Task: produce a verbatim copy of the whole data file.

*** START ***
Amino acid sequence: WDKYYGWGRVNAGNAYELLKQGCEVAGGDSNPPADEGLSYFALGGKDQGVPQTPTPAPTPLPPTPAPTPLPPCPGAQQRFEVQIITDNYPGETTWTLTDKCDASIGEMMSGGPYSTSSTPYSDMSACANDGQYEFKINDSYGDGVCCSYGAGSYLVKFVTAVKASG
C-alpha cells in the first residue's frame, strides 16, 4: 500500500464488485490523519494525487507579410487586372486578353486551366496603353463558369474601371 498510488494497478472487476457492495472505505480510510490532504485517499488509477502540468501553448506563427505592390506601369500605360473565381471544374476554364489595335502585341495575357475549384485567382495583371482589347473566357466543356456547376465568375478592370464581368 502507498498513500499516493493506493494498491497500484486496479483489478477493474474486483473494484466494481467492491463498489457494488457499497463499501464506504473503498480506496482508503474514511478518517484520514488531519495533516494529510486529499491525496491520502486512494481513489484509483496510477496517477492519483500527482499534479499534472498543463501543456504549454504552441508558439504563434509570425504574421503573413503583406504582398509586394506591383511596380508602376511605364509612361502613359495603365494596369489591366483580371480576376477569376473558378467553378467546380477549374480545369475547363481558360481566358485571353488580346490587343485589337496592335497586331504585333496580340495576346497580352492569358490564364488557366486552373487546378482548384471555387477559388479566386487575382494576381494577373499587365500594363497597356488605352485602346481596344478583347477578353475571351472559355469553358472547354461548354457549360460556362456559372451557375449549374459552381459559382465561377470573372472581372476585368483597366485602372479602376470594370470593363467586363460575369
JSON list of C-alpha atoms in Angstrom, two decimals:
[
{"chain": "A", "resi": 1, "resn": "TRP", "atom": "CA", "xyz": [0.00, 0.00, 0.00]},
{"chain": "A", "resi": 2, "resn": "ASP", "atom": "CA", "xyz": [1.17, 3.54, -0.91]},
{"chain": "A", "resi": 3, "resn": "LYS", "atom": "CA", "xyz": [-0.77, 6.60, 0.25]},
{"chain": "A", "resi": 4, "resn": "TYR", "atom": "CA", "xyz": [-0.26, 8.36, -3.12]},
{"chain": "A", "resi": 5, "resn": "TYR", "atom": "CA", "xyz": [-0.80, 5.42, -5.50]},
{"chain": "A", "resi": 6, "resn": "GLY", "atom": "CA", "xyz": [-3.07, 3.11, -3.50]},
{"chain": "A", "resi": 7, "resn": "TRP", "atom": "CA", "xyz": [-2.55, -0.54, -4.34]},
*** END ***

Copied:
Amino acid sequence: WDKYYGWGRVNAGNAYELLKQGCEVAGGDSNPPADEGLSYFALGGKDQGVPQTPTPAPTPLPPTPAPTPLPPCPGAQQRFEVQIITDNYPGETTWTLTDKCDASIGEMMSGGPYSTSSTPYSDMSACANDGQYEFKINDSYGDGVCCSYGAGSYLVKFVTAVKASG
C-alpha cells in the first residue's frame, strides 16, 4: 500500500464488485490523519494525487507579410487586372486578353486551366496603353463558369474601371 498510488494497478472487476457492495472505505480510510490532504485517499488509477502540468501553448506563427505592390506601369500605360473565381471544374476554364489595335502585341495575357475549384485567382495583371482589347473566357466543356456547376465568375478592370464581368 502507498498513500499516493493506493494498491497500484486496479483489478477493474474486483473494484466494481467492491463498489457494488457499497463499501464506504473503498480506496482508503474514511478518517484520514488531519495533516494529510486529499491525496491520502486512494481513489484509483496510477496517477492519483500527482499534479499534472498543463501543456504549454504552441508558439504563434509570425504574421503573413503583406504582398509586394506591383511596380508602376511605364509612361502613359495603365494596369489591366483580371480576376477569376473558378467553378467546380477549374480545369475547363481558360481566358485571353488580346490587343485589337496592335497586331504585333496580340495576346497580352492569358490564364488557366486552373487546378482548384471555387477559388479566386487575382494576381494577373499587365500594363497597356488605352485602346481596344478583347477578353475571351472559355469553358472547354461548354457549360460556362456559372451557375449549374459552381459559382465561377470573372472581372476585368483597366485602372479602376470594370470593363467586363460575369
JSON list of C-alpha atoms in Angstrom, two decimals:
[
{"chain": "A", "resi": 1, "resn": "TRP", "atom": "CA", "xyz": [0.00, 0.00, 0.00]},
{"chain": "A", "resi": 2, "resn": "ASP", "atom": "CA", "xyz": [1.17, 3.54, -0.91]},
{"chain": "A", "resi": 3, "resn": "LYS", "atom": "CA", "xyz": [-0.77, 6.60, 0.25]},
{"chain": "A", "resi": 4, "resn": "TYR", "atom": "CA", "xyz": [-0.26, 8.36, -3.12]},
{"chain": "A", "resi": 5, "resn": "TYR", "atom": "CA", "xyz": [-0.80, 5.42, -5.50]},
{"chain": "A", "resi": 6, "resn": "GLY", "atom": "CA", "xyz": [-3.07, 3.11, -3.50]},
{"chain": "A", "resi": 7, "resn": "TRP", "atom": "CA", "xyz": [-2.55, -0.54, -4.34]},